What Poots Did Next: Homophobia and Blood


Our last (but definitely not least!) contribution for Guest Post Week comes from Helen. Helen is a recent graduate with a MA in History and Gender & Women Studies. heS currently works for a local college in Northern Ireland and blog at @TakeitotheBR and at NursingClio.org. Her academic and blogging interests include gender, human rights and conflict resolution.

What Poots did next? The latest controversy

Northern Ireland Health Minister Edwin Poots is currently a factor in a legal battle on blood donations. An unidentified man is attempting to overturn the ban on homosexual men donating blood in NI. This case is another in a long line of Poots showcasing his inability to connect with, and properly represent, many of his constituents. My distaste for Minister Poots is well documented following his appalling record on reproductive choice alongside his homophobic prejudice.

In 2011, the United Kingdom updated the Blood Donation policy to be more inclusive of homosexual men for the first time following the AIDs scare in the 1980s. Those “whose last relevant sexual contract was more than 12 months ago” are now eligible to donate blood in England, Scotland and Wales.  Poots maintains that it is too dangerous to lift the ban against homosexual men giving blood in Northern Ireland. He has also called for further exclusions – those who have had sex “with somebody in Africa or sex with prostitutes”.

The Government Advisory Committee report which prompted the UK to update their policy indicated that a much shorter window existed than previously thought during which viruses such as HIV could not be detected. The period in which HIV is difficult to detect is usually up to three months. Keeping this in mind a 12 month ban still seems extremely cautious of the supposed danger of a sexually active homosexual man’s blood. While an improvement on what came before, as well as on Northern Ireland’s policy, this continues to feed the stereotype of the “promiscuous gay man.” A heterosexual man does not have to quantify his sexual life can give blood freely, whereas a homosexual man in a monogamous relationship cannot; this exposes the hypocrisy and discrimination of this policy.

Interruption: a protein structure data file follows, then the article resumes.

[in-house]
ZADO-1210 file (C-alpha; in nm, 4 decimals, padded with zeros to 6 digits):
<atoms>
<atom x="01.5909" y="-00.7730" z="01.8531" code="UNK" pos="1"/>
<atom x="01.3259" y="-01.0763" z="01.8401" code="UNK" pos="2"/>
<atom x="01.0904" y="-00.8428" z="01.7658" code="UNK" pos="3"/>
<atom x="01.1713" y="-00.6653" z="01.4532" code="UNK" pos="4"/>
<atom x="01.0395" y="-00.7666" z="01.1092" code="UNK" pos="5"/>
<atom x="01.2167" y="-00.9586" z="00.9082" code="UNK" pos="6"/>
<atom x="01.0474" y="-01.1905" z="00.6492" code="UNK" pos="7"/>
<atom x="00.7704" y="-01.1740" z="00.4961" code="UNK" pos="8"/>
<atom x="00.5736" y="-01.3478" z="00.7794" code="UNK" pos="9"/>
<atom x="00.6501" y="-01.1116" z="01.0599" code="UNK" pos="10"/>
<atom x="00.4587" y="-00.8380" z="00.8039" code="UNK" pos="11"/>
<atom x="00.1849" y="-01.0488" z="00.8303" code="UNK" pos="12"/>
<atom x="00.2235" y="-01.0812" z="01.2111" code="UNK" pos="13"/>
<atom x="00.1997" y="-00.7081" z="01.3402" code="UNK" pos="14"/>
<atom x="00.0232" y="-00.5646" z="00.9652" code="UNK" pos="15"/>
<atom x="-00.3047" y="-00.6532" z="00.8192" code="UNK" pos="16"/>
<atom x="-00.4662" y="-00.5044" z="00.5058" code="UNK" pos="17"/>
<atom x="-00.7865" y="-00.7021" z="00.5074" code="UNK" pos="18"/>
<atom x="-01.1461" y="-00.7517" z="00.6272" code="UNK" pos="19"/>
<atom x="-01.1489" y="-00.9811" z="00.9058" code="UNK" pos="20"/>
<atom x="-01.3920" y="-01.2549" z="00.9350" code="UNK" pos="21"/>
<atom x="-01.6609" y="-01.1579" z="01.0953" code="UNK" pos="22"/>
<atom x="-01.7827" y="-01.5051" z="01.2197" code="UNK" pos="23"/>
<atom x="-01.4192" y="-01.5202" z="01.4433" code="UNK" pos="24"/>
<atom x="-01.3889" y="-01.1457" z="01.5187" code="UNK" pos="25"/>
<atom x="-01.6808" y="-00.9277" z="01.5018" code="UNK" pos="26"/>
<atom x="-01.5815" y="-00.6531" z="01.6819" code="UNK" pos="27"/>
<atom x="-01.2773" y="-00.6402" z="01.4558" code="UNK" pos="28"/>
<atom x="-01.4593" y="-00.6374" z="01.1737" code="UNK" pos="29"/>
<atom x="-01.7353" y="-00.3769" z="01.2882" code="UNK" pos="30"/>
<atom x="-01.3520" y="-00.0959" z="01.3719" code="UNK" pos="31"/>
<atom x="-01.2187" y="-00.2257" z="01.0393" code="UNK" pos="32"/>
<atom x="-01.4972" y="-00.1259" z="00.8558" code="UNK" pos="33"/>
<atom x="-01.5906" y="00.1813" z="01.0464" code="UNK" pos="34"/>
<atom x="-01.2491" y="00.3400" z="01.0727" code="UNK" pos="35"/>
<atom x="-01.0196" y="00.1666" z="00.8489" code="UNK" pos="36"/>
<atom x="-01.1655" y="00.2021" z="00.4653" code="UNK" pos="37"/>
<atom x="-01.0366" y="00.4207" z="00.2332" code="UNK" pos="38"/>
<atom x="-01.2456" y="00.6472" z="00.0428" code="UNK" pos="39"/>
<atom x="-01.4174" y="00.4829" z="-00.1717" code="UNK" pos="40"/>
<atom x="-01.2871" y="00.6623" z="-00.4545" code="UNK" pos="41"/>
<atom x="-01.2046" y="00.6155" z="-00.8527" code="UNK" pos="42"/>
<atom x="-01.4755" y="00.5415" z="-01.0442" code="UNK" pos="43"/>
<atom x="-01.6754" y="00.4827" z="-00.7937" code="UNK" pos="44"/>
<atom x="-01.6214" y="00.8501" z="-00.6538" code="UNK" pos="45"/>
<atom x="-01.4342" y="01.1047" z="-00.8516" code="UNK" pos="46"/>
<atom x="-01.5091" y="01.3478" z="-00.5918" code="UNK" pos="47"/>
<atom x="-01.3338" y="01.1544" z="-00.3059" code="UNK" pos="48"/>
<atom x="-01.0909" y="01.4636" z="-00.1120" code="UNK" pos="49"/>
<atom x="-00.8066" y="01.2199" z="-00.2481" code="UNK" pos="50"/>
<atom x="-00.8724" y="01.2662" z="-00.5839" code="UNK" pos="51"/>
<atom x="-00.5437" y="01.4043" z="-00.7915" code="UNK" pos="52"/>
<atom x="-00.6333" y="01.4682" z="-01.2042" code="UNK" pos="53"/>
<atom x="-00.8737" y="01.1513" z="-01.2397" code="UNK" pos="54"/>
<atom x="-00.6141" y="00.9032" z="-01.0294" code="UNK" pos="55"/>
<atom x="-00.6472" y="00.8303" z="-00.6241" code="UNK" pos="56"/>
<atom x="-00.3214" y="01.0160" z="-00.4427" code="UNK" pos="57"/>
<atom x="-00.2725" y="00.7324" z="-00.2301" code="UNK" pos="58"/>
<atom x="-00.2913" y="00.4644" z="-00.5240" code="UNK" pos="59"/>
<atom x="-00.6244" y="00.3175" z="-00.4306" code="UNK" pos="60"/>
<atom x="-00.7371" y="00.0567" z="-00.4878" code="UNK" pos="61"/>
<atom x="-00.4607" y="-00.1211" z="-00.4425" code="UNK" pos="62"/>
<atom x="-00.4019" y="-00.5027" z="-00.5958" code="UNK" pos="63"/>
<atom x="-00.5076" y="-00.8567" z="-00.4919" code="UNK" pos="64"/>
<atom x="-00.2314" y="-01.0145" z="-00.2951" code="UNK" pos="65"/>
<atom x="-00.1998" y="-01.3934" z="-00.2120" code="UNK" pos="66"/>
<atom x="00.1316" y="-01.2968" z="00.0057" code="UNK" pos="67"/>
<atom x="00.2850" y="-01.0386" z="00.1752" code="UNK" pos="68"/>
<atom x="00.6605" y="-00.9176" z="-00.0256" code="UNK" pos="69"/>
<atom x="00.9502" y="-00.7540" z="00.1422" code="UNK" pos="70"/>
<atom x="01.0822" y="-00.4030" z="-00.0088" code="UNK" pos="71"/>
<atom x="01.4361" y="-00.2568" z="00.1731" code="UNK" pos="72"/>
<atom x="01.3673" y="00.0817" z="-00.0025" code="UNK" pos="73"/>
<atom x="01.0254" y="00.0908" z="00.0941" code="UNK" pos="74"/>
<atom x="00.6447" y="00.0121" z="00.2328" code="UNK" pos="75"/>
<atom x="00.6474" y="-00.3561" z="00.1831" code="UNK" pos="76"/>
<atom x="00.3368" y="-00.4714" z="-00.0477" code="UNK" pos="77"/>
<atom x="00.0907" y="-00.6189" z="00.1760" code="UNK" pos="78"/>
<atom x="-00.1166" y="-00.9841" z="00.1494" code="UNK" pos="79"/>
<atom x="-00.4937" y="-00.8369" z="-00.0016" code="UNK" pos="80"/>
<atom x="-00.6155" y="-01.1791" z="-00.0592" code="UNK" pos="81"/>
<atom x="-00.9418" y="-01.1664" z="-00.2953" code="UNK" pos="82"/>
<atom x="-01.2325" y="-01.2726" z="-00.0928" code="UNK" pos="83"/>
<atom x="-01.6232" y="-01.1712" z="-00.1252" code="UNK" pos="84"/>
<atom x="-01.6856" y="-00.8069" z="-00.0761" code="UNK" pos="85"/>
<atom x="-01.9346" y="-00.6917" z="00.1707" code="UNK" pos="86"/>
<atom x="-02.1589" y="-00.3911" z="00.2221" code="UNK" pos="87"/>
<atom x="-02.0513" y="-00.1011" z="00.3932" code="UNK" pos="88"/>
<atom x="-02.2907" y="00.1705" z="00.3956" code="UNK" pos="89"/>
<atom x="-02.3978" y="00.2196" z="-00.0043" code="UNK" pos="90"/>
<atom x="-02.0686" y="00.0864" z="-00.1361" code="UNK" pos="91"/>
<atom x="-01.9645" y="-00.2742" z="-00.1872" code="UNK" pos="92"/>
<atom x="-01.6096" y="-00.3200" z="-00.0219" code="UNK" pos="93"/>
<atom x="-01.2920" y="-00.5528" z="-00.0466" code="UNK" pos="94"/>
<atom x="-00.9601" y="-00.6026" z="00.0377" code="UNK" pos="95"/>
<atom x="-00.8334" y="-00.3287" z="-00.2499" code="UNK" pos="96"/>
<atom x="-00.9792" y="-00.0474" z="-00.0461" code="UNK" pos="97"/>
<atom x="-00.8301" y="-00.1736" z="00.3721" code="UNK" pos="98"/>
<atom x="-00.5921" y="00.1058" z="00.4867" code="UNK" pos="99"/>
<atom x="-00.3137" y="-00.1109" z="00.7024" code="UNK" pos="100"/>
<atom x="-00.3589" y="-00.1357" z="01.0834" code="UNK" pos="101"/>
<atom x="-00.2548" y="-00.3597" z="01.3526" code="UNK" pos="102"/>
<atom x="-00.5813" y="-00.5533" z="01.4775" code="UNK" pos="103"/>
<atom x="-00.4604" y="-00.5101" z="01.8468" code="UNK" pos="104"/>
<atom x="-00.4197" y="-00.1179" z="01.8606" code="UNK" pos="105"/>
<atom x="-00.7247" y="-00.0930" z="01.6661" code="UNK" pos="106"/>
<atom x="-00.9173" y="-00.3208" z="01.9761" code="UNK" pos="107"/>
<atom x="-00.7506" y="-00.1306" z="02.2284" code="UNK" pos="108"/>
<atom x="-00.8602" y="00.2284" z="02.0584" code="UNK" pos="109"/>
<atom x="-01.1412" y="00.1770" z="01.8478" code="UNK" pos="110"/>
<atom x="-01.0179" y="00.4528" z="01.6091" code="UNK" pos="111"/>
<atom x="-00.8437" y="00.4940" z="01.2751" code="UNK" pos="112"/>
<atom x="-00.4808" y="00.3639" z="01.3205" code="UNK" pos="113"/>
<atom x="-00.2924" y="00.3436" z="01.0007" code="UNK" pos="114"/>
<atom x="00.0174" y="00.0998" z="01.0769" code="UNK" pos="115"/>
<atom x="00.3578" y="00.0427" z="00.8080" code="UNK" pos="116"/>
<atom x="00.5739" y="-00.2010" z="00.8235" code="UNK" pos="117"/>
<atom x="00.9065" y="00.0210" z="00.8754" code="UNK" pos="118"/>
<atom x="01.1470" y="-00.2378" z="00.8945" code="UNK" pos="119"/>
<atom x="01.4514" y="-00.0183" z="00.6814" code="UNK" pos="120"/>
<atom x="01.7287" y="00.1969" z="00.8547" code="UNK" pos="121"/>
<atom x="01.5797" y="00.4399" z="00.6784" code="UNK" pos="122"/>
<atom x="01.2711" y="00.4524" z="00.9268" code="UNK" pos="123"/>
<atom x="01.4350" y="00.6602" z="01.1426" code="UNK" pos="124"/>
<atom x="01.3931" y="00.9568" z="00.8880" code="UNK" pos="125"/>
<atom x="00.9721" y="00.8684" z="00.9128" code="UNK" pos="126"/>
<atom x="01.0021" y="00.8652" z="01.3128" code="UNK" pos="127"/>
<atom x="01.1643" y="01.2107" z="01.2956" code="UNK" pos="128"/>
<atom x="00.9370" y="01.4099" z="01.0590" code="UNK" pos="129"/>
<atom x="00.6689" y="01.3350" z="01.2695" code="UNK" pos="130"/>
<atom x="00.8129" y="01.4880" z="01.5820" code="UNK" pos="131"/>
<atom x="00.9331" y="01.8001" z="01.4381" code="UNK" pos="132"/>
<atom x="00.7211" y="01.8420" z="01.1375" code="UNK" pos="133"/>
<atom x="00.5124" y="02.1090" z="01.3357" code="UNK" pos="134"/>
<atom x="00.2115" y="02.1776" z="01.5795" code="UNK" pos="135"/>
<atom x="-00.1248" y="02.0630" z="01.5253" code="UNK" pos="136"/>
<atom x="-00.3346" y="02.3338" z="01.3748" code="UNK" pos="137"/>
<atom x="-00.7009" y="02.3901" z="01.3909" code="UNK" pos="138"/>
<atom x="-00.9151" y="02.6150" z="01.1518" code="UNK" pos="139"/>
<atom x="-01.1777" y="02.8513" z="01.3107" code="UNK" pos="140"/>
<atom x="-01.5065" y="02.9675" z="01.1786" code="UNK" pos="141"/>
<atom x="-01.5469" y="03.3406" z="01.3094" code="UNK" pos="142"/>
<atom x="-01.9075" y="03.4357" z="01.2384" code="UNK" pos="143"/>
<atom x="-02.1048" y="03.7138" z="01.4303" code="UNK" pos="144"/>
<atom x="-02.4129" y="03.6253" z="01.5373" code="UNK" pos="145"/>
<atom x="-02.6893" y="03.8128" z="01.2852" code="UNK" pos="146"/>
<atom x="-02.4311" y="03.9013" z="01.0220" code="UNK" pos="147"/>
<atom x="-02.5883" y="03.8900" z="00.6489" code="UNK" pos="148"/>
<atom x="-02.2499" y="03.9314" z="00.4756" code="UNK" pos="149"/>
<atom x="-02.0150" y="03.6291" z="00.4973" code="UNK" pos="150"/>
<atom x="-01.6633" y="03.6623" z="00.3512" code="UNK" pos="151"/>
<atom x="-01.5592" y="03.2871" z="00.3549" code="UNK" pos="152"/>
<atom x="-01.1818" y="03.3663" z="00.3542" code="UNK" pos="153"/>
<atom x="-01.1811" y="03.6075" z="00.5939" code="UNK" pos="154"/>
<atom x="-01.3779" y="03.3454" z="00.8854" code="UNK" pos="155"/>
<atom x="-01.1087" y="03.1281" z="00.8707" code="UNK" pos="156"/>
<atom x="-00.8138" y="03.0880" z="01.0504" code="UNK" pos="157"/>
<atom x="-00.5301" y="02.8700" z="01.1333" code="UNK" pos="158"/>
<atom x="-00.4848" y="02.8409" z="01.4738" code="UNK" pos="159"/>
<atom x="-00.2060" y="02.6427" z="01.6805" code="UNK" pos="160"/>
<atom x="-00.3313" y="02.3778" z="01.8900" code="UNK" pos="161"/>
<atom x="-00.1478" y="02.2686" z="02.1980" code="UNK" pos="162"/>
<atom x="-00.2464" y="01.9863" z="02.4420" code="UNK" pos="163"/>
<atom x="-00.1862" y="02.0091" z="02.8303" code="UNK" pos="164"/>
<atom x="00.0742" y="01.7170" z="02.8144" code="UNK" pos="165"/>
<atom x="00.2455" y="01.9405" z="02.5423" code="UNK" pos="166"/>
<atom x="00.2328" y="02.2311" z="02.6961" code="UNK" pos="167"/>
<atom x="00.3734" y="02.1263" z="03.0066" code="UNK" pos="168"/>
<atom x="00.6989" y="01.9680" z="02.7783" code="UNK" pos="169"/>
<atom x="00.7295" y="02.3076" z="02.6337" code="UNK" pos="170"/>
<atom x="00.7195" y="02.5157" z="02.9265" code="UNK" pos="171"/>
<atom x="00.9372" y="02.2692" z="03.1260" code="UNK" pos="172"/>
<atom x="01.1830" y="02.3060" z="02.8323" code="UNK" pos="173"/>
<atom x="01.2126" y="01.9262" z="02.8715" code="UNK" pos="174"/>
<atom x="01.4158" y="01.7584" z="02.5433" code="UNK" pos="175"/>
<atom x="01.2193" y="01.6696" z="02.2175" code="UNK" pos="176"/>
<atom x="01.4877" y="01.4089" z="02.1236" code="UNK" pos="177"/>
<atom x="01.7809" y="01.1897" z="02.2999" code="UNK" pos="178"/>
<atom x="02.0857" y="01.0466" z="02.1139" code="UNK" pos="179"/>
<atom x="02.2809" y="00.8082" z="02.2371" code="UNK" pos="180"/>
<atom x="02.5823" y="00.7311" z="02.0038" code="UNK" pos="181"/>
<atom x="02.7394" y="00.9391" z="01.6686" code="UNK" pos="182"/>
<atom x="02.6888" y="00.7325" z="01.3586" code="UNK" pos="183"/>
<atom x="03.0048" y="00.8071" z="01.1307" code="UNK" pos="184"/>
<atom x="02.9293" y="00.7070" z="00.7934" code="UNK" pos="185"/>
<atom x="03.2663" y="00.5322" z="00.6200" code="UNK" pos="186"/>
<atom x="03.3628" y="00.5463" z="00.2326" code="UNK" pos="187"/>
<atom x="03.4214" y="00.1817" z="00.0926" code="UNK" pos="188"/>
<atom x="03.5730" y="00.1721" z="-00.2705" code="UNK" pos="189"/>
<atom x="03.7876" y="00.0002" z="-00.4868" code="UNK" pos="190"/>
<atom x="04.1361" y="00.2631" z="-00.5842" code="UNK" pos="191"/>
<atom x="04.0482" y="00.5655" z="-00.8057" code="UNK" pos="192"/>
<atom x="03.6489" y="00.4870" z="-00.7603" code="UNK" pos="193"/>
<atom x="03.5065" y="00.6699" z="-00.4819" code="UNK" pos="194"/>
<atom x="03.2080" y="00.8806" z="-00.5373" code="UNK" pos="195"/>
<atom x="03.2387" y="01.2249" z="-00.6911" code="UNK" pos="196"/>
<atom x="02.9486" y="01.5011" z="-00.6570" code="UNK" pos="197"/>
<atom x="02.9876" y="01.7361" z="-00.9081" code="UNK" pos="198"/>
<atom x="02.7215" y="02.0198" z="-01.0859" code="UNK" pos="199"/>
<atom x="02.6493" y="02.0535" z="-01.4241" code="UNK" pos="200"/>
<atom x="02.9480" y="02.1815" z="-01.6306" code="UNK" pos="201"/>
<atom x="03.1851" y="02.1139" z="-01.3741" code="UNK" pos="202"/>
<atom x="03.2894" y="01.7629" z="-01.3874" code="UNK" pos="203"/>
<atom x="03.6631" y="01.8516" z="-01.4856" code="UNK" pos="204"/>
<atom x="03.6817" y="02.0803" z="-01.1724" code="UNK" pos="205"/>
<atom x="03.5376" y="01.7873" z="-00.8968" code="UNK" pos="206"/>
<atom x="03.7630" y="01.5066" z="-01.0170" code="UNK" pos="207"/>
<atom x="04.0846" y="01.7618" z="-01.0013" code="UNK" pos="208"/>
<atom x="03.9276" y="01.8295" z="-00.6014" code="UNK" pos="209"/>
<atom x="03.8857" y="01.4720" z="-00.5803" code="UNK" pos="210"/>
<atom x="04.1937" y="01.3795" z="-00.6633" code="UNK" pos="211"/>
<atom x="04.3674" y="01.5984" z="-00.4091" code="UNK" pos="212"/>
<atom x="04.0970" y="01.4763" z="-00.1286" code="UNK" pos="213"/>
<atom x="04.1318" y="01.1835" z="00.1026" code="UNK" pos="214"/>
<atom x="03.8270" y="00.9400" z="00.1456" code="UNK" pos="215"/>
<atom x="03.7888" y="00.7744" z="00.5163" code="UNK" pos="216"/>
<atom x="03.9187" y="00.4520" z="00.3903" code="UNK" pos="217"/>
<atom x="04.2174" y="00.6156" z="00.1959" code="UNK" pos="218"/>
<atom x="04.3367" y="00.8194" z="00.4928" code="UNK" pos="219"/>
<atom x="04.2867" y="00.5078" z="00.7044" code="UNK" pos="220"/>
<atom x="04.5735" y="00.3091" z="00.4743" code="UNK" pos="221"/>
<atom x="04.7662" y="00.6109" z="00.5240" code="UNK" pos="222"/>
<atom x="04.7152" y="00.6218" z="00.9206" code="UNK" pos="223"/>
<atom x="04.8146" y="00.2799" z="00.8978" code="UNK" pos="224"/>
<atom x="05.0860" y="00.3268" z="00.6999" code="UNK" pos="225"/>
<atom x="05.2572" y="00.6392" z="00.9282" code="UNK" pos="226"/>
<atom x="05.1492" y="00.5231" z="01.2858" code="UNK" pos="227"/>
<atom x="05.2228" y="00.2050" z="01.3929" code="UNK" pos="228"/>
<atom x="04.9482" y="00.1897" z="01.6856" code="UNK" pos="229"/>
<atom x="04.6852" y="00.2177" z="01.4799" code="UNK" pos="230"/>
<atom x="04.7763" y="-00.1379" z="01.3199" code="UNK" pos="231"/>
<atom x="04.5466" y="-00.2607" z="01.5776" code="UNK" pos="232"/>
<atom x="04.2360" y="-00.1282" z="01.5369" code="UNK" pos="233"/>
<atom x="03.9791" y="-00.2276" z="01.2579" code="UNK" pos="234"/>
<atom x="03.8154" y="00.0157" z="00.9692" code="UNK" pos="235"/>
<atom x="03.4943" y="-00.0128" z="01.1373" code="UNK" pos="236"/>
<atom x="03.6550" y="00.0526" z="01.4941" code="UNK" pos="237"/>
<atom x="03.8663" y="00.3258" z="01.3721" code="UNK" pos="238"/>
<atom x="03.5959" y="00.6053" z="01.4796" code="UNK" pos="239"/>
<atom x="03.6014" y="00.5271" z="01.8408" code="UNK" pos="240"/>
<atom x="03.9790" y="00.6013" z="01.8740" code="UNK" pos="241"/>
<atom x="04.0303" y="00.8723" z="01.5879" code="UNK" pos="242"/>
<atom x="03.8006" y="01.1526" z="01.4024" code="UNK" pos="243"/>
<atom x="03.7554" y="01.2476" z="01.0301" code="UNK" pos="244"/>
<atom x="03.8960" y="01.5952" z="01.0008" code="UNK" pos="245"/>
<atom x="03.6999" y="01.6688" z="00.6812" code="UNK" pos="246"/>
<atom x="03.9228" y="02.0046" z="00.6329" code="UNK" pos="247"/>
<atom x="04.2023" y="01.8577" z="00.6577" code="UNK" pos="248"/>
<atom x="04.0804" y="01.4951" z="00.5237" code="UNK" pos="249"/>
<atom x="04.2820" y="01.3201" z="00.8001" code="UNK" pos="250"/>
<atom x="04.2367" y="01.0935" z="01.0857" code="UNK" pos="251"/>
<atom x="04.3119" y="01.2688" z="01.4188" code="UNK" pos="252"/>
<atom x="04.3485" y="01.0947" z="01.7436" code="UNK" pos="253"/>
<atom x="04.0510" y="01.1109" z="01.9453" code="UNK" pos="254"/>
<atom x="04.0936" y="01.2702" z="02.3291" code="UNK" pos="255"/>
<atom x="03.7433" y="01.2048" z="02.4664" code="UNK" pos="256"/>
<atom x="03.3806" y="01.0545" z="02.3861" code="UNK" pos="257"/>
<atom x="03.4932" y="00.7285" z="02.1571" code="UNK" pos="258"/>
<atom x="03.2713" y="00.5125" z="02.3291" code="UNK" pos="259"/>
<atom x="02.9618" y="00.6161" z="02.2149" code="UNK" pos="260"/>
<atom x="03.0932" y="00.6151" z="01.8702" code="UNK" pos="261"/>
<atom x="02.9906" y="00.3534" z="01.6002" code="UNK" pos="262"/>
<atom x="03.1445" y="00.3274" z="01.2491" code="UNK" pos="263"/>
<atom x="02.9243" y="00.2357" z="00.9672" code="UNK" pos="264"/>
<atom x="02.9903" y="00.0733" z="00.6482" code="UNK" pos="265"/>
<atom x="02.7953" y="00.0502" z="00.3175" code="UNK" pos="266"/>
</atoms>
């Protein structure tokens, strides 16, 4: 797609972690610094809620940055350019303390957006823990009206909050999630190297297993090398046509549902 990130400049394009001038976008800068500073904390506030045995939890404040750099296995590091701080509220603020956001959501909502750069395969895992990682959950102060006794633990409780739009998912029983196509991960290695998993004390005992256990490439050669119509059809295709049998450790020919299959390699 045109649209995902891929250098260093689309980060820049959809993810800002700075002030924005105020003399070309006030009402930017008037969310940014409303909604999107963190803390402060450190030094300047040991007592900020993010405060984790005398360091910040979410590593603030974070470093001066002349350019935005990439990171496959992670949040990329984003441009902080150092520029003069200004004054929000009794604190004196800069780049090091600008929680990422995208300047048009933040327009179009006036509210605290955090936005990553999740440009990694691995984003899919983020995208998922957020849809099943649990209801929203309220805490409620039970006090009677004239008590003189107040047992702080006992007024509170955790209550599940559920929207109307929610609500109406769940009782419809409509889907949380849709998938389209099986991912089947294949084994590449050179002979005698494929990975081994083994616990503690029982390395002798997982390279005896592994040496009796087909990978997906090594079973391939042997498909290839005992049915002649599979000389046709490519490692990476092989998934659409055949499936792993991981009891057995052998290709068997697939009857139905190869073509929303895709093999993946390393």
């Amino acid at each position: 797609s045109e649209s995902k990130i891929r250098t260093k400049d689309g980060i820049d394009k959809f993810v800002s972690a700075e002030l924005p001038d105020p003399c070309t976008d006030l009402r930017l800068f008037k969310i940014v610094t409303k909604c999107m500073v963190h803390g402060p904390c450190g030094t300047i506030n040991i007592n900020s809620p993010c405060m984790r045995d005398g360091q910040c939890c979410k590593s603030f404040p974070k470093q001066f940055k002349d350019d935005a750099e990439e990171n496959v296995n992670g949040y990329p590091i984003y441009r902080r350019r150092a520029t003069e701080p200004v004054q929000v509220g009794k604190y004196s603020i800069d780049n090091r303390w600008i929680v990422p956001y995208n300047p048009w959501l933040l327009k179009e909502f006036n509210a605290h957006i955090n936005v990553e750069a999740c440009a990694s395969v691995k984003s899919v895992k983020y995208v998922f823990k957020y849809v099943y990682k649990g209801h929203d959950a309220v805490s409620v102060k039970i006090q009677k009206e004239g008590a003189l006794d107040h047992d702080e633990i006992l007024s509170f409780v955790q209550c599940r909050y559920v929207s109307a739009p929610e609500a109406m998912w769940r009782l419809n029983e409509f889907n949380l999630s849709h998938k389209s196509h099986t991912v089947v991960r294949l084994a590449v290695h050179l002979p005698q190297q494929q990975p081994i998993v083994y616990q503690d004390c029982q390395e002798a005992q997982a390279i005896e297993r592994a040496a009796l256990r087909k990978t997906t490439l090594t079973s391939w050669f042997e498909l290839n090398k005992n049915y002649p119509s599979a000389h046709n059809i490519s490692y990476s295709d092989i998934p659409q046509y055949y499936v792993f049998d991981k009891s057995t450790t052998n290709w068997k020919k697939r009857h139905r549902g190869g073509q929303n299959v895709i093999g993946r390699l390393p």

For Northern Ireland, not even this 12 month window exists. Any man that has had anal and/or oral sex with another man is currently banned from donating blood in Northern Ireland. The reality is that most gay and bisexual men do not have HIV. Any ban which exists on homosexual men as a whole is a policy dictated by prejudice, not by scientific fact and medical evidence.

Poots’ comments and refusal to lift the ban perpetuates a culture of homophobia and exclusion from Northern Irish society. Ironic considering the “shared society” rhetoric which politicians (including the DUP) are constantly shovelling down our throats, yet simultaneously acting to promote the very opposite of that.

The Human Rights Commission have rightly pointed out that “Northern Ireland is subject to the obligations contained within the International Covenant on Civil and Political Rights.” This includes respect for all individuals without distinction of any kind. For the medical world to put forward 12 months as an extremely cautious safe guard against the HIV virus being transmitted through blood donations, it is therefore discriminatory for the life time ban to continue in Northern Ireland.

The case continues to investigate the legality of Northern Ireland policy.

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